Five Simple Steps To Survive A Home Invasion

How much time are you putting into dealing with the dangers of home invasion?

Gunfight Science: Five Simple Steps To Survive A Home Invasion


To learn more about I.C.E. Training, click this link: http://icetraining.us/.

To learn more about the Springfield Armory “Defend Your Legacy” campaign, click this link: https://www.defendyourlegacy.com/.

Recently, I had an opportunity to attend the introduction event for the new Springfield Armory Saint in Las Vegas, and the company went to great lengths to set up a lot of interesting training and shooting opportunities for us with its new 5.56 AR. One of the exercises at the event was an abbreviated hands-on training seminar with Rob Pincus of I.C.E. Training.

Rob Pincus' reality-based training programs put students in simulations that test their decision-making skills under duress.

Rob Pincus’ reality-based training programs put students in simulations that test their decision-making skills under duress.

Founded by Pincus, I.C.E. (which stands for “integrity, consistency and efficiency”) Training offers self-defense coaching focused on reality-based training. In particular, we were given a course on armed home defense tactics, while using Saint rifles set up with Force on Force training munitions.

Prior to going live inside the customizable shoothouse, Pincus instructed the group on the basics of his particular brand of training. He explained that while traditional range training can be very effective, it can also instill habits that are more geared toward winning a match than surviving a gunfight. He said that the stresses induced by force-on-force training can be better suited (and also effectively complement range training) at giving you the skills you need to survive a life-and-death encounter.

He broke down the basics of his training into the following five-step guide:

  • Evade
  • Barricade
  • Arm
  • Communicate
  • Respond

Pincus went to great pains to drive home the point that these steps are merely guidelines, and that the fluid nature of a conflict may force you to jump ahead to one that is needed in your situation. He also pointed out that his training drives home the point that the real question is not “can” you shoot, but rather “should” you shoot.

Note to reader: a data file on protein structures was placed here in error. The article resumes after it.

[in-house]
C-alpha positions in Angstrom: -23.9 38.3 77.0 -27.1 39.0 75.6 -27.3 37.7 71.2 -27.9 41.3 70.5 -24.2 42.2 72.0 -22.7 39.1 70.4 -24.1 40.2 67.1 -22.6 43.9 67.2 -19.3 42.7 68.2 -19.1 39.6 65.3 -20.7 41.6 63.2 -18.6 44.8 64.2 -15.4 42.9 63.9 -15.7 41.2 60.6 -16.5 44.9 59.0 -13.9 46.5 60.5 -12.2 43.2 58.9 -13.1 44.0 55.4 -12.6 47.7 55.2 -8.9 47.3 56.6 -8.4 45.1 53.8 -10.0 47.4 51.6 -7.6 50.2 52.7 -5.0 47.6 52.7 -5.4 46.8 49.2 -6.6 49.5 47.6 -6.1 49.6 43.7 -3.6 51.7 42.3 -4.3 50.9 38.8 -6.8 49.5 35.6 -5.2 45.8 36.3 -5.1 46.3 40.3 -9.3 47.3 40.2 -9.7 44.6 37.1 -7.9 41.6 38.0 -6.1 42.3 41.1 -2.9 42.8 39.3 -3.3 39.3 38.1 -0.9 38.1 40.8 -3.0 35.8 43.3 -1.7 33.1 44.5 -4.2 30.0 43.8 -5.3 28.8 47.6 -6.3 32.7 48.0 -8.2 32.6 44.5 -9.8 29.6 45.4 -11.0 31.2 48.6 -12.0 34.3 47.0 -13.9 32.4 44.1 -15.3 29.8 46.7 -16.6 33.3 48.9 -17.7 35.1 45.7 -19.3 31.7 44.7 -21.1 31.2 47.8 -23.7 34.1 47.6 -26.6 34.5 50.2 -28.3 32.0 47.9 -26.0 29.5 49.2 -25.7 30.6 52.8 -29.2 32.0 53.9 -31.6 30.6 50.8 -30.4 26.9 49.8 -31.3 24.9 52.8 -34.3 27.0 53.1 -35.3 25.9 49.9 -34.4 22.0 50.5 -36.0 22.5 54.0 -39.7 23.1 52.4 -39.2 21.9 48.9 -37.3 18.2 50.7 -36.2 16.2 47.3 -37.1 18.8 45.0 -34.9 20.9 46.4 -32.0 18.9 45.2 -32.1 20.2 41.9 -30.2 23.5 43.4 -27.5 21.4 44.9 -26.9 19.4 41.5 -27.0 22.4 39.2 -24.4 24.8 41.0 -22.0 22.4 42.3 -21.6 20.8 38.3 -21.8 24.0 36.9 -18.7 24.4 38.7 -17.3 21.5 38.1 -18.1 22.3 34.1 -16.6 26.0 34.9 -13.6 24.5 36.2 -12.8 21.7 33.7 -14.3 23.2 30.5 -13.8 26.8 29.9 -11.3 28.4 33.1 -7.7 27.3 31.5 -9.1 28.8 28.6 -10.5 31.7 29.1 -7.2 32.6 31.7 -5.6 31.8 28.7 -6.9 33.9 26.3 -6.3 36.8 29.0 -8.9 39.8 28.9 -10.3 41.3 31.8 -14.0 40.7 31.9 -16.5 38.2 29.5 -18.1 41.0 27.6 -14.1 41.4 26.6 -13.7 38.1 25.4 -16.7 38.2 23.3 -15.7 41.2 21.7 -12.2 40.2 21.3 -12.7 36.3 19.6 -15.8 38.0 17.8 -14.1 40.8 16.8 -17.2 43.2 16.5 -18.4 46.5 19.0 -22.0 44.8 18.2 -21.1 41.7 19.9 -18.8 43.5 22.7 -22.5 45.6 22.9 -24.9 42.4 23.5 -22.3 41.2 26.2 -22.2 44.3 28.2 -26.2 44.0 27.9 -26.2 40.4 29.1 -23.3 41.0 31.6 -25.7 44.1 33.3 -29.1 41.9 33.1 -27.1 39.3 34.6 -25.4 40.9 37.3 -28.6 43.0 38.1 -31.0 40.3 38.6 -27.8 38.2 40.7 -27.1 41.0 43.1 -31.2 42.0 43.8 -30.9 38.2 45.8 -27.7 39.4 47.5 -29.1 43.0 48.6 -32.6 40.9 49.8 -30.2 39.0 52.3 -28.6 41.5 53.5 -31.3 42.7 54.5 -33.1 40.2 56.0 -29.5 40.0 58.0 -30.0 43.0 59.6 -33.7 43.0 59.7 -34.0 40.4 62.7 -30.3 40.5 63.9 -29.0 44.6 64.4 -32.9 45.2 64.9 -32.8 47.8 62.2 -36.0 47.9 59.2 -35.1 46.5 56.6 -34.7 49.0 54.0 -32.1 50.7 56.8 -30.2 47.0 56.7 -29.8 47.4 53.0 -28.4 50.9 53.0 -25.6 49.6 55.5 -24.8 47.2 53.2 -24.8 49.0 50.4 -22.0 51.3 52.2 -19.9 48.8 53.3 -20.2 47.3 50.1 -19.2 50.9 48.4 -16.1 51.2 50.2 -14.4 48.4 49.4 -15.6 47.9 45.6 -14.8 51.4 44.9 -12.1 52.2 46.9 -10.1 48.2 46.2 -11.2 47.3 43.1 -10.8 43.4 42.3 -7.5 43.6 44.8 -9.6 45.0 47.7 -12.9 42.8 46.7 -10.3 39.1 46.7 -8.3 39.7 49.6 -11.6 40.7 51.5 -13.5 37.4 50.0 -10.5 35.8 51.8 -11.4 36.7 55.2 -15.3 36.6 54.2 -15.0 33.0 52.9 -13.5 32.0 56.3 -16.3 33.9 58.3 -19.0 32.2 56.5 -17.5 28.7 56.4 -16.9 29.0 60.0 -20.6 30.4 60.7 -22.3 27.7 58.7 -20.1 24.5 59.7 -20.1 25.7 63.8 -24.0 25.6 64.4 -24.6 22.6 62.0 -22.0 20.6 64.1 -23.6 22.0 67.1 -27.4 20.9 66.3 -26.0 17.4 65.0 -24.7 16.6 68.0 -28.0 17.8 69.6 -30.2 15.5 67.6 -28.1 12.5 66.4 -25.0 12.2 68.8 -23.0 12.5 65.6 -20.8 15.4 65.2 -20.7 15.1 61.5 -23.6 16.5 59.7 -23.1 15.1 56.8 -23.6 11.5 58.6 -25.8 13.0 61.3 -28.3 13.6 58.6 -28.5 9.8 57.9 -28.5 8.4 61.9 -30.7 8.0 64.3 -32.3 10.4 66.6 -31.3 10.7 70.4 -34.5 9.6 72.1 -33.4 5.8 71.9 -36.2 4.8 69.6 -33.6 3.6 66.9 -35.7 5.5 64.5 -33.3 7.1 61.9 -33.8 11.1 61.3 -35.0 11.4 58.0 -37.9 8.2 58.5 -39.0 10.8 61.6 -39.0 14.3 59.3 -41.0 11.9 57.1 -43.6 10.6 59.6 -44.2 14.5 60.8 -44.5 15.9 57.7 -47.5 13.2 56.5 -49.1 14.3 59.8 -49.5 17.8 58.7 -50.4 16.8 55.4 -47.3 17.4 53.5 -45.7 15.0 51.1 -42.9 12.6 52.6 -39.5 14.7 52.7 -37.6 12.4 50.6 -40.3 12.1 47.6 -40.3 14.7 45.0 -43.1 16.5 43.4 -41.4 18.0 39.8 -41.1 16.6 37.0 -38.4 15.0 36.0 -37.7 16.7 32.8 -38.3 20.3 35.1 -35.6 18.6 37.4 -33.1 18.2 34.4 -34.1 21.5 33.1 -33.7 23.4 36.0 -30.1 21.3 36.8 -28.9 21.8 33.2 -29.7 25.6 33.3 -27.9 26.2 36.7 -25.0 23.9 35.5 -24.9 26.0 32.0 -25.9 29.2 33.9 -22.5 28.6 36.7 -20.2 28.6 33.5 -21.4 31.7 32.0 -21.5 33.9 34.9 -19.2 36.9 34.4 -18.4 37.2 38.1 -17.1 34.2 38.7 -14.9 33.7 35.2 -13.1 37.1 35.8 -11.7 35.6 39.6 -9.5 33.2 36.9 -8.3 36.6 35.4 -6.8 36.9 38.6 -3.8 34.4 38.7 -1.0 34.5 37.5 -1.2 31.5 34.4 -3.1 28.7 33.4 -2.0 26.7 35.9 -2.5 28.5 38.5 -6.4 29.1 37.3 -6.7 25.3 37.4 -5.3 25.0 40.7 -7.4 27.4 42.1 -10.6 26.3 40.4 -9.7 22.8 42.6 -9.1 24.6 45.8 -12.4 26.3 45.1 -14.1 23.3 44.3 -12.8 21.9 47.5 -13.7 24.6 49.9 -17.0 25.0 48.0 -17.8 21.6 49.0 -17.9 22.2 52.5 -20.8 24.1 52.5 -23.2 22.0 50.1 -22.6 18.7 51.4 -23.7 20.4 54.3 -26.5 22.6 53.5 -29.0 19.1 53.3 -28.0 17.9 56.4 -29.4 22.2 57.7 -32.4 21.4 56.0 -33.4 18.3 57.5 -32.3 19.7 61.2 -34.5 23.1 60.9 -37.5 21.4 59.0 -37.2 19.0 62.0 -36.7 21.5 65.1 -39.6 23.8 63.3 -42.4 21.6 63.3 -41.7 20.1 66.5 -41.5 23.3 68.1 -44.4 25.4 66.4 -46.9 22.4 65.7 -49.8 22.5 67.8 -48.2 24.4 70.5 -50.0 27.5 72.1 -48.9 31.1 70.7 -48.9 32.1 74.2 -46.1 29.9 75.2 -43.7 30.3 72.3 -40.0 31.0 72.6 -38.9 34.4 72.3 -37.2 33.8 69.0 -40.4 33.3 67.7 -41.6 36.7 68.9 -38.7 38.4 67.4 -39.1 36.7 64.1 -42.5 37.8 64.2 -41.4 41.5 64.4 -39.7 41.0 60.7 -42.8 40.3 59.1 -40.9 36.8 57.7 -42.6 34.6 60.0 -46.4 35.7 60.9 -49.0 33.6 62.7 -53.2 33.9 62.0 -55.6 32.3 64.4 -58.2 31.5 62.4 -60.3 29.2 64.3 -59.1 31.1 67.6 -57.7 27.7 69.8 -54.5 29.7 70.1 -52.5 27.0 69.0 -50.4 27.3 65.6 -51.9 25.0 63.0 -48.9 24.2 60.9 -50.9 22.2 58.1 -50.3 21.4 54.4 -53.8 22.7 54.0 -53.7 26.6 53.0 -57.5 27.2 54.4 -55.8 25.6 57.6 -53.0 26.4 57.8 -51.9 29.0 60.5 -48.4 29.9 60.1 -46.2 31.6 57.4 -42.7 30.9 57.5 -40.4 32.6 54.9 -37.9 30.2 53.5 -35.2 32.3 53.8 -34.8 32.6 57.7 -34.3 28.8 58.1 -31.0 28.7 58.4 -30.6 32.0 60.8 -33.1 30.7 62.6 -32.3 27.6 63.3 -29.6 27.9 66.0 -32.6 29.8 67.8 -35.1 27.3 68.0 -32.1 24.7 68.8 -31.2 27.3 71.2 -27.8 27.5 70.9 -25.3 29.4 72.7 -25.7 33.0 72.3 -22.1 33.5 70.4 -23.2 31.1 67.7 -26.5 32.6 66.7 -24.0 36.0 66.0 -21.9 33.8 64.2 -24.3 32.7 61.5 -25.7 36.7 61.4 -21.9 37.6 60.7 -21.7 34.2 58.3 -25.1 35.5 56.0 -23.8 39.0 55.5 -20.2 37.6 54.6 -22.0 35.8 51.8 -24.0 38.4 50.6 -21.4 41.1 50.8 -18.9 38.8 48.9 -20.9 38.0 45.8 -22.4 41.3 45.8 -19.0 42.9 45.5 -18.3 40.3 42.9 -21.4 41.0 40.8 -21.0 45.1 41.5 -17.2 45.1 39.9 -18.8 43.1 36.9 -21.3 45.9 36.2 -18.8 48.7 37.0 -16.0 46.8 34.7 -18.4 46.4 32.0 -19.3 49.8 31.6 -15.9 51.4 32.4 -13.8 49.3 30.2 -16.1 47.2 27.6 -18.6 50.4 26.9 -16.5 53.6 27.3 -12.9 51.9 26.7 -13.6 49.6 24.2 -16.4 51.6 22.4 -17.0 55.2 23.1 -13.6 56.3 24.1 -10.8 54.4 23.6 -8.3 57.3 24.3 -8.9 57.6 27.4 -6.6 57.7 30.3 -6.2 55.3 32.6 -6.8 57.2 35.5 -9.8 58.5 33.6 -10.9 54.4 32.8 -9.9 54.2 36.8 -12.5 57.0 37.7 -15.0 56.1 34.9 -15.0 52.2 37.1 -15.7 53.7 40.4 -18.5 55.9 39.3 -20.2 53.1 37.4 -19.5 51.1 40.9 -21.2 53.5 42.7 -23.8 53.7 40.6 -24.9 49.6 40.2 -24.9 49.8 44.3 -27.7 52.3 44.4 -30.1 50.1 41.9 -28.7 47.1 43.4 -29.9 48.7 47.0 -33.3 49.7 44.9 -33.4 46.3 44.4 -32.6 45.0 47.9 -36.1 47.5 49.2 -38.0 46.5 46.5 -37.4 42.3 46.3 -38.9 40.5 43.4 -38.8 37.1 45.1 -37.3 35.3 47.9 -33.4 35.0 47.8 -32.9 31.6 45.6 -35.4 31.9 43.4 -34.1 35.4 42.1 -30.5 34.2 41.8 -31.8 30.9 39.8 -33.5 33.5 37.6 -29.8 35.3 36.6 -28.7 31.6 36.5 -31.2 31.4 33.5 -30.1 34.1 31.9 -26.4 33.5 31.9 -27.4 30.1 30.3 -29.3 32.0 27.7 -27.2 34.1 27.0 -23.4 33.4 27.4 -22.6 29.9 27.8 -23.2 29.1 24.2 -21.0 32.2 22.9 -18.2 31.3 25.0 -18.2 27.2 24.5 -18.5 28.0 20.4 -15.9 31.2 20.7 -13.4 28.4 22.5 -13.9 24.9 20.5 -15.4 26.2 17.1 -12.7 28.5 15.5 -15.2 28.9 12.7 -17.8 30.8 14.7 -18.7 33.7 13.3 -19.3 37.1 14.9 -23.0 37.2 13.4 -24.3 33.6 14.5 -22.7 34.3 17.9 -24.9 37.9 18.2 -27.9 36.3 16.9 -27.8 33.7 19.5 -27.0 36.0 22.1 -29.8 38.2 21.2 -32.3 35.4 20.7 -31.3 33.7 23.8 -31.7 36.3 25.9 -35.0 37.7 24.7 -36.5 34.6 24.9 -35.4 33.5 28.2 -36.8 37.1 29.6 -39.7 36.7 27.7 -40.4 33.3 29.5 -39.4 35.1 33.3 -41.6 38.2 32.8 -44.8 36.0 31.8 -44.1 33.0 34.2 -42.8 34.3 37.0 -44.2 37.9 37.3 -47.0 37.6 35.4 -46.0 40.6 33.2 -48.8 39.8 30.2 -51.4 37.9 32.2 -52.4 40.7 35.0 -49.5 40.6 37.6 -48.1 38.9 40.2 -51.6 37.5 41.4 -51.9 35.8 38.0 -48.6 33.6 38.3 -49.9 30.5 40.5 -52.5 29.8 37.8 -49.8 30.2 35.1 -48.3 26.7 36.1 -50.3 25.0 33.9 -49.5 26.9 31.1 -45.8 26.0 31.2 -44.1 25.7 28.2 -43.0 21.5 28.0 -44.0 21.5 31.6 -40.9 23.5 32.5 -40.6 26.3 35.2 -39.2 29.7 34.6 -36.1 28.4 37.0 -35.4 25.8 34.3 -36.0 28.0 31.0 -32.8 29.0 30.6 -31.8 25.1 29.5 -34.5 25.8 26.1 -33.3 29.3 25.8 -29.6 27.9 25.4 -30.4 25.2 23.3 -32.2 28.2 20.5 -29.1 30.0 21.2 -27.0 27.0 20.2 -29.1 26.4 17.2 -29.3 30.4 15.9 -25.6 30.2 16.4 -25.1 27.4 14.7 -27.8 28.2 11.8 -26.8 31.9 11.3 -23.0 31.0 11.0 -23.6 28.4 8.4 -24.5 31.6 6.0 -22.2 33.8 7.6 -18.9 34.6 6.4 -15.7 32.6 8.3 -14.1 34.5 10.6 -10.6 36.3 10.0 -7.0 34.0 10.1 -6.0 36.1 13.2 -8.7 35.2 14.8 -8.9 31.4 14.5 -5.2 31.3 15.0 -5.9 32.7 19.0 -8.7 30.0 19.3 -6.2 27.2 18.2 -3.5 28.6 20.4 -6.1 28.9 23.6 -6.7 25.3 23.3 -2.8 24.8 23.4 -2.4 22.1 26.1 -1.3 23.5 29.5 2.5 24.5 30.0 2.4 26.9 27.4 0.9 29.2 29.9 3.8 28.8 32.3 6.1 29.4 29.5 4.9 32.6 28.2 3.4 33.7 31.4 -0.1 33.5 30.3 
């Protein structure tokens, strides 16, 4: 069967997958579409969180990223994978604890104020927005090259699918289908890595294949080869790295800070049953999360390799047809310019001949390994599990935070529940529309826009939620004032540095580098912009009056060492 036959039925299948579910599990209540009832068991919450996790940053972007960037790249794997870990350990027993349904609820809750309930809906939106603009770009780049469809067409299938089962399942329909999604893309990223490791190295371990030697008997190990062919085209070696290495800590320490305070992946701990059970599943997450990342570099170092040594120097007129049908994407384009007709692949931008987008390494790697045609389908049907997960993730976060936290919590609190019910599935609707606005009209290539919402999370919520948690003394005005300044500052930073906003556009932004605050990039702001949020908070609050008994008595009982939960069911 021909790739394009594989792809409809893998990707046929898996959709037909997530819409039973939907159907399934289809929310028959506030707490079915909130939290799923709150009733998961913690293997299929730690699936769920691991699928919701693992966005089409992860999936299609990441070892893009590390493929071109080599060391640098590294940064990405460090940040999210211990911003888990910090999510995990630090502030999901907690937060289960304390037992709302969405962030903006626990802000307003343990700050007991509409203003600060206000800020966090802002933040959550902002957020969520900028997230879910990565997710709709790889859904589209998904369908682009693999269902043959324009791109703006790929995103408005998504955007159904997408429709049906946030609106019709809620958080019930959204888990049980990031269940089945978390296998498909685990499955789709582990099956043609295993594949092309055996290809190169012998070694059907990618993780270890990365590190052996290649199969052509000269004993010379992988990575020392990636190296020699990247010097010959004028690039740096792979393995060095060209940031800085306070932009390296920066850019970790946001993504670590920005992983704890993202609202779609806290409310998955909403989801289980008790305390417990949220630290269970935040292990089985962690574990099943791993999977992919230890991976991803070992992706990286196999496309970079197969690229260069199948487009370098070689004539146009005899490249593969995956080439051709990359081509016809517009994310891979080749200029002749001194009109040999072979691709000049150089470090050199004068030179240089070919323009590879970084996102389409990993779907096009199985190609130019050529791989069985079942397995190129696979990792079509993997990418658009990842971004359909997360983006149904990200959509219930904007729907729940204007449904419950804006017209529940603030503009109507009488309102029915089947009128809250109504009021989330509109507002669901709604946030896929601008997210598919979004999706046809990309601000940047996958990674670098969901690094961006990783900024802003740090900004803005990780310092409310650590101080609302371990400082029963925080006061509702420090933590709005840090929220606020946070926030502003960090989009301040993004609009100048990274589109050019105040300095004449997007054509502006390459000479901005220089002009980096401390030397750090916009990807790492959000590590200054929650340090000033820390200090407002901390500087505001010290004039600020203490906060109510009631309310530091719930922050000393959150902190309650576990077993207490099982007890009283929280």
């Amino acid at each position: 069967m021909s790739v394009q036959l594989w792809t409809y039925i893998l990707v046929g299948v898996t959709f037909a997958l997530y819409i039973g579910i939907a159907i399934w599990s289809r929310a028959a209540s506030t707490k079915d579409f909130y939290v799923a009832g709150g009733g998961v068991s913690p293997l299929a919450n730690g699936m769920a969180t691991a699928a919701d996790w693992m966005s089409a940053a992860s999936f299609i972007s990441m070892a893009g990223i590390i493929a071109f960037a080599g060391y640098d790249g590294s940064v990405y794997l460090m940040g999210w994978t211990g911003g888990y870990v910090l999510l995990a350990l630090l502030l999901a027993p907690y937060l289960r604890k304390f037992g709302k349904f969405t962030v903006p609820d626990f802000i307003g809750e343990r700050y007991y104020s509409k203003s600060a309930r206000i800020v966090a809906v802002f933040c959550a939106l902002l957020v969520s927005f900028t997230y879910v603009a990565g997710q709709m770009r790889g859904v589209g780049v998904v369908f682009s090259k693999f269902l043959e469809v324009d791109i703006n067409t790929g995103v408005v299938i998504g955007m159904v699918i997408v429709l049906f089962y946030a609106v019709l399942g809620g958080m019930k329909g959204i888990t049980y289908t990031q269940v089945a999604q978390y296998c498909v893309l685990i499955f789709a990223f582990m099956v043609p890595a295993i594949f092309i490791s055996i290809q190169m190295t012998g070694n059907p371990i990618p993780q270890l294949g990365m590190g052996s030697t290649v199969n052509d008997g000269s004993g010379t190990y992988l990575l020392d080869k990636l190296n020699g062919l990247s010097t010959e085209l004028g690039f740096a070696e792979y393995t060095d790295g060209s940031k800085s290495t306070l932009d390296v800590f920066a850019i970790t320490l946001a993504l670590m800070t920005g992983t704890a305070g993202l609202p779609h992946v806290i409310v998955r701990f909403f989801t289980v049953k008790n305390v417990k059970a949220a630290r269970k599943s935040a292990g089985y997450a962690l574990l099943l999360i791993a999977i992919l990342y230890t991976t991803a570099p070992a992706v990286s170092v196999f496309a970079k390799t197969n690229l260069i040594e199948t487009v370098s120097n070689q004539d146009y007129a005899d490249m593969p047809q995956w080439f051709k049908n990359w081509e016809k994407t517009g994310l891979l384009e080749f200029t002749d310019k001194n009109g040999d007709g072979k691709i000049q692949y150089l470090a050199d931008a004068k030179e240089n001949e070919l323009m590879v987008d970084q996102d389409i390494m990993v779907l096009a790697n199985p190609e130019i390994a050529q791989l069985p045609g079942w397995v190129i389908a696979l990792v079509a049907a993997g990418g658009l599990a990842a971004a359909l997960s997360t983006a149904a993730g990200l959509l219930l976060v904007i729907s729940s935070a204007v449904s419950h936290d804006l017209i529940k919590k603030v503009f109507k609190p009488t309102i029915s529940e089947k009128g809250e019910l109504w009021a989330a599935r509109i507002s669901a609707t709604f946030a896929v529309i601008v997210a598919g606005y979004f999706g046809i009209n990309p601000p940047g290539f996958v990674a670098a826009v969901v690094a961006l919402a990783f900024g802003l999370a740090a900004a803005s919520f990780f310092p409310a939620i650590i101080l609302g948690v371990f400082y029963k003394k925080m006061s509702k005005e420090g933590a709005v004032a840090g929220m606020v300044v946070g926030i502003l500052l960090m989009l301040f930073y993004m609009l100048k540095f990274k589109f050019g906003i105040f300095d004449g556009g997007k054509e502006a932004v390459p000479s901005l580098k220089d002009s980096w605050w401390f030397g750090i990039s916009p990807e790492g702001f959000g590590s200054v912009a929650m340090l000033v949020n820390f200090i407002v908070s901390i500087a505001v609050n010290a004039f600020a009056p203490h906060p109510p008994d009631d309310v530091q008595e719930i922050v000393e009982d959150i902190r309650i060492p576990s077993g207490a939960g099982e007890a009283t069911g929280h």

To support this, he gave the group several hypothetical cases where we were asked what we would do. It became clear that Pincus’ approach was to ensure that you do everything reasonably possible to avoid a conflict if possible and survive, and engage a threat directly when other avenues had been exhausted. But, he also gave examples of when responding quickly would be a feasible approach (and said that your situation could easily dictate that response). The key was that he wanted to make sure that you applied a plan to what you were doing, and followed it in the most logical way.

Pincus ran the students through a simulation where they used a Springfield Saint rifle with Force-on-Force training munitions loaded.

Pincus ran the students through a simulation where they used a Springfield Saint with Force-on-Force training munitions loaded.

To drive this home, and also the effects that stress can have on your decision making, Pincus ran all the attendees through the shoothouse in a situation where we had a threat banging on the door and we had to decide how to respond. On my first run, I did not follow my plan: I evaded by moving to the bedroom where my rifle was, but I left the door open (not barricaded), and then I switched off the safety of the rifle before I had a direct line of sight on the threat. I did communicate (“called” the police) and was ready to respond, but did not do all the steps I should have in that particular situation.

In the after-action review, Pincus asked me what I did and what I thought I should have done differently. I told him that I knew what I should have done (i.e., barricade the door, keep on “safe” until I saw a direct threat per his teaching, etc.), I just did not do these things when faced with the stress of the situation. And this was the “stress” of something I knew was fake. What if it had been real? He explained that was the point of his training: Learn it here in the shoothouse instead of in my home facing an actual threat. My next time through a second course, I followed step-by-step what I should have done. Needless to say, I can see the benefits of Pincus’ approach to training. It was an eye-opening experience for me.

To learn more about I.C.E. Training, click this link: http://icetraining.us/.

To learn more about the Springfield Armory “Defend Your Legacy” campaign, click this link: https://www.defendyourlegacy.com/.

Seemingly Random Attack Ends In Mob Beat down

Several questions come to mind.

  1. Could you attack someone who was attacking a stranger under these circumstances?
  2. Would you pick up a tool or would you rush in?
  3. Would you use a projectile that you found in the immediate area if you weren’t carrying a weapon?
  4. Have you imagined yourself in a situation like this?
  5. Remember that the body will not go where the mind has not imagined.